SAP executives are steadily increasing the company's army of independent software vendor (ISV) partners and software resellers as they ramp up sales efforts with the Business One software suite for small businesses.
But executives admit that maintaining a strong relationship with SAP's partner vendors while keeping Business One easy to implement is a major challenge for the company. A growing number of ISVs are selling modules that can be added onto the Business One suite, and software resellers need to steer potential customers to the right ones.
"Small businesses conducting global trade can be very complex, and we want to have functionality advanced enough to support their processes," said Gadi Shamia Sr., vice president of small business solutions at SAP. "If you don't have an ecosystem around you, you wind up not giving them a clear-cut solution."
SAP is bringing together its reseller and ISV partners at a partner summit in Denver this week. Approximately 250 Business One partners -- ISVs and resellers -- will meet to discuss their products and services and learn how functionality can be added onto the Business One suite. SAP also announced reseller partnerships with nearly a dozen new resellers, saying that the move would bolster the channel in the United States and add "vertical breadth" in specific industry areas.
"You cannot replicate the entire innovation in the world in the SAP labs, even with the most visionary engineers," said Dan Kraus, vice president of SAP Business One. "This is why by design we open up to enable our partners to develop solutions, and we help foster an ecosystem driving around our product."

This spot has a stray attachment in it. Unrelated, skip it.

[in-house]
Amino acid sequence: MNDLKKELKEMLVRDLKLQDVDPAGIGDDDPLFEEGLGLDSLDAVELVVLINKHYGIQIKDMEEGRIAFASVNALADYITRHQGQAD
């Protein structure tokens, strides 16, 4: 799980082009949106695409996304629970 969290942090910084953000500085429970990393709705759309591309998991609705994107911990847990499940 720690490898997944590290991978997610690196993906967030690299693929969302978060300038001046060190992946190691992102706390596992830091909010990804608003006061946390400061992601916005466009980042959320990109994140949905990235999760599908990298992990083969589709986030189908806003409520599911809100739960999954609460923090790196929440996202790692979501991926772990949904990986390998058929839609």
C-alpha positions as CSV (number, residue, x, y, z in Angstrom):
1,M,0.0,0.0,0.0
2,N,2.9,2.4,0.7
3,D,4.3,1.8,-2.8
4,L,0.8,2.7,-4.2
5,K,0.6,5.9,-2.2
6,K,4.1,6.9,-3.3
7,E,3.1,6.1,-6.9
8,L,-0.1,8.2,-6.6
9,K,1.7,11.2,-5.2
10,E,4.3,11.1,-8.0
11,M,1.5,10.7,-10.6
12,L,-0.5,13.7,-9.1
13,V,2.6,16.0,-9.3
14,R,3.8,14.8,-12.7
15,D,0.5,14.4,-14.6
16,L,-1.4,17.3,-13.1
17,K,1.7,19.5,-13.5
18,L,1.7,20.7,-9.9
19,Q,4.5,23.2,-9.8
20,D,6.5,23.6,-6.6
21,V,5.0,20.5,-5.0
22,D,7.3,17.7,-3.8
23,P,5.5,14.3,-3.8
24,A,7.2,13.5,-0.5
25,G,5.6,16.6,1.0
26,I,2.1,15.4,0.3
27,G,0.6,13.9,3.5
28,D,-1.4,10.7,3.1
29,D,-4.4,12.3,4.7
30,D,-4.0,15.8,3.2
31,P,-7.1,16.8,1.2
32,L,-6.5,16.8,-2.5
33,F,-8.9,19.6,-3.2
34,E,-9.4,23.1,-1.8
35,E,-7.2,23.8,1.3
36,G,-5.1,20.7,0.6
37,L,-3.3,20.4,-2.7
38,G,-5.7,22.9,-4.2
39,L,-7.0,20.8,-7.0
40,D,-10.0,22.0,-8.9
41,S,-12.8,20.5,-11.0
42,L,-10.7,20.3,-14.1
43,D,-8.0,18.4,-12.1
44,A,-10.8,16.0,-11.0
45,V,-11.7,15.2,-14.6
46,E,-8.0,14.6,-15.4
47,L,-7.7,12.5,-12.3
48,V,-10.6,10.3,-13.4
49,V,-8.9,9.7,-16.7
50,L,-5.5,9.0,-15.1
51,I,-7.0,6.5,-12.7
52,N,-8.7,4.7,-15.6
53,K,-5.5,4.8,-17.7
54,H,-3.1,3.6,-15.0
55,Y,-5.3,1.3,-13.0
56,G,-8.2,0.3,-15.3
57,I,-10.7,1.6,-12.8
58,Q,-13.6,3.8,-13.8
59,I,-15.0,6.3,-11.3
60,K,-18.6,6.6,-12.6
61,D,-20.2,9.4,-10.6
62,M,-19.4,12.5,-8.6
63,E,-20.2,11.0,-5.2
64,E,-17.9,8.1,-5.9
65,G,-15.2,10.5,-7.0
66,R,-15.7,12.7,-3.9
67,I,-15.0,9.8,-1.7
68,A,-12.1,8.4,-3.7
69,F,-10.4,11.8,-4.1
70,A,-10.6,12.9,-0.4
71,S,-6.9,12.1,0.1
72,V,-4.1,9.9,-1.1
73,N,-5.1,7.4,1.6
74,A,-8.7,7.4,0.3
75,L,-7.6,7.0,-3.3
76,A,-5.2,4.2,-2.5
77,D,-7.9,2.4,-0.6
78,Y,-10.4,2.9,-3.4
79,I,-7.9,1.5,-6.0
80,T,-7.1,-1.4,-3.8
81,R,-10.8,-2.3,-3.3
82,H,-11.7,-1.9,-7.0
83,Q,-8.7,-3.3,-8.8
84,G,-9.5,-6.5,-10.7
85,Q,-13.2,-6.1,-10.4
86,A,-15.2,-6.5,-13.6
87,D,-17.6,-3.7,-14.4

The focus is on enabling ISVs to develop industry-specific features aimed at microverticals and even what SAP calls submicroverticals. For example, rather than selling a general version of Business One to a delivery business, an ISV can create functionality designed for small businesses that sell and distribute bread or paint products.
The strategy has paid off in Asia, where SAP Business One has found a niche among manufacturing and distribution small businesses. Business One is available in more than 40 national versions, and sales staffers are moving aggressively as companies are migrating away from disparate packages for accounting and inventory management and toward a complete enterprise application suite, according to research from Boston-based Yankee Group.
"What we're seeing is that small businesses are ending up with silos of applications," Kraus said. "With Business One, all of these pieces are embedded and integrated together so companies can get a consistent view of the entire business."
Like their larger counterparts, small businesses now have access to integrated software suites, according to Sanjeev Aggarwal, a senior analyst at the Yankee Group. Increasingly, small businesses are being pushed toward integrated suites by their larger trading partners, which must comply with regulations, Aggarwal said.
SAP is also trying to reduce complexity with targeted acquisitions to beef up functionality directly in Business One. Earlier this month, SAP acquired Praxis Software Solutions, a privately held software company and SAP Business One partner. Praxis adds e-commerce features to Business One and integrates CRM through a Web-based user interface, Kraus said, but Business One customers had to be introduced to Praxis through a reseller.
SAP found that most of the customers that adopted Praxis on top of the Business One suite also invested in Web infrastructure. The acquisition of Praxis allows customers to go to a single source for e-commerce features, reducing complexity, Kraus said.
"When we do an update to Business One," he said, "our customers can be assured that Praxis is going to continue to work with it."
For now, the new Praxis features can be purchased as an extension to Business One. Some of the main features will eventually be integrated into the core development and will be available in future releases.
Meanwhile, SAP announced nearly a dozen new reseller partners this week in what it calls a strengthening of its channel in the United States. Business One resellers are focusing on specific areas, including retail, wholesale/distribution, utilities, manufacturing, and food and beverage industries.
The goal, according to Kraus, is to enable partners to have the local market and industry expertise.